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Paragraphs and {$ .body $}

I'd be interested to know if people wrap the {$ .body $} field in their templates in <p> tags or not. I ask because I'm getting some problems with orphaned paragraph tags.

John Topley (
Tuesday, June 3, 2003

No, My body is always in a <TD> so I just define TD and P as the same in my style sheet.

I am interested in the possibility of getting rid of tables altogether though... Just took a peek at the Opera homepage and look ma, not tables. I need to read up on CSS.
Tuesday, June 3, 2003

You go Mark!

Joel Goldstick
Tuesday, June 3, 2003

John, I usually do the following:


which balances the paragraph tags and preserves the layout in browsers.

Go for it Mark, but be prepared for cross-browser incompatability problems galore!

John C
Tuesday, June 3, 2003

Thanks John, that's a pretty cool workaround. I did have a look at the listing you give on your backend page but that doesn't have the doubling up of the tags.

The Opera home page is impressive - if you're only targetting newer browsers.

John Topley (
Tuesday, June 3, 2003

That's because I always like to keep the really cool stuff to myself! Actually, I just published my templates before I came up with that trick.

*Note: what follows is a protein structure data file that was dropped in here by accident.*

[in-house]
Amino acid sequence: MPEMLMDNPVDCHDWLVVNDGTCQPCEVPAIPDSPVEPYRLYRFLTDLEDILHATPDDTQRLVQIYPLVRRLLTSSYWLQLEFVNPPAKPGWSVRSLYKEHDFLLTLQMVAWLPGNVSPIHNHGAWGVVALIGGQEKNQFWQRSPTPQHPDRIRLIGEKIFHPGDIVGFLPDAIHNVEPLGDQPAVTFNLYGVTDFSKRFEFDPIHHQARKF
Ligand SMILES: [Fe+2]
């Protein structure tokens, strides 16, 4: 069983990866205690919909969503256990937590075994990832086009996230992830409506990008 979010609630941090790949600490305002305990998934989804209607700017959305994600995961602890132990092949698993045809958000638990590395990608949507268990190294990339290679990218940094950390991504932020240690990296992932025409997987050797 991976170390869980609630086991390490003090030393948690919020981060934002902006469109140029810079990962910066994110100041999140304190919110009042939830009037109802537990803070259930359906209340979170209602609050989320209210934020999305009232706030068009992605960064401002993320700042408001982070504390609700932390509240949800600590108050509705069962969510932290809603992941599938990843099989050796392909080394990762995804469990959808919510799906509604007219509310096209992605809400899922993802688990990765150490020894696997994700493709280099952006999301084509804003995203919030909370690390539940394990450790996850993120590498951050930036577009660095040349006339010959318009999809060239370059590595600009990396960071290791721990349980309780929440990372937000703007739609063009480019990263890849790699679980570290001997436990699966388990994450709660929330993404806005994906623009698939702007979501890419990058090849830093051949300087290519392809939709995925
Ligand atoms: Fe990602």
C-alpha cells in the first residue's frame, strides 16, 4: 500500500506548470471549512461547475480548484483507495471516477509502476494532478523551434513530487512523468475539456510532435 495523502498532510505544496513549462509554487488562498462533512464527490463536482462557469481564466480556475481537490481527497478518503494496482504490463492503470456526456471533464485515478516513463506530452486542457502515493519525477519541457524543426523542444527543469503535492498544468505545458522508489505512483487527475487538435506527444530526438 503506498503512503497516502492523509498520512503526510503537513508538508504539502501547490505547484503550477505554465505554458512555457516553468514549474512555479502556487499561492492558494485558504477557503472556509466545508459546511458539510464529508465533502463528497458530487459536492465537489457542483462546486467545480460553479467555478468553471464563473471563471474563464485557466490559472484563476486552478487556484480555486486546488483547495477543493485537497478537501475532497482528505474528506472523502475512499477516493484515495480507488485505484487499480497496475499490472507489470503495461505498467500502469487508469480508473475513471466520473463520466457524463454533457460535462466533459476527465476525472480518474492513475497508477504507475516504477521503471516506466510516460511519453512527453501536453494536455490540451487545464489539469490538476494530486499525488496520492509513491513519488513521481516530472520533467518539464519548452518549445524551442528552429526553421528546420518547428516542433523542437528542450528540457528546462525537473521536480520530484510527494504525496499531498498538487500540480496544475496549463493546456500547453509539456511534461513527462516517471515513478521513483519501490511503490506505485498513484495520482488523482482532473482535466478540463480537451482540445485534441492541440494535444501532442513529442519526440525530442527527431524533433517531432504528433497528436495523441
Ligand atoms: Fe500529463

John C
Wednesday, June 4, 2003

A comment on the way CityDesk does paragraphs...

If a field (including the body field) contains exactly one paragraph, CityDesk will not put <p>'s into it. That is so that you can do things like have use the {$.headline$} as your <title> without getting <p>'s in it.

If a field contains more than one paragraph, CityDesk will keep the paragraph tags, and all tags will be closed. So you'll get <p>Para1</p><p>Para2</p> etc.

One problem with this system is that if you build your templates to assume that they're getting multiple paragraphs, and a particular story winds up with only one paragraph, it comes out looking strange.

I personally fix this by adding two <br>s manually to the end of any one-paragraph articles. (Using Shift+Enter to create the <br>). Somehow this makes them look right in a template that expects multiple paragraphs.

This is a little bit hacky. In a future version of CityDesk, post 2.0, we hope to let page designers choose whether a given field is multi-paragraph or non-paragraphed. Ach, life was better in HTML 1.0 when everyone misinterpreted <p> as being a paragraph separator.

Joel Spolsky
Thursday, June 5, 2003

Thanks Joel, that explanation is helpful.

John Topley (
Thursday, June 5, 2003

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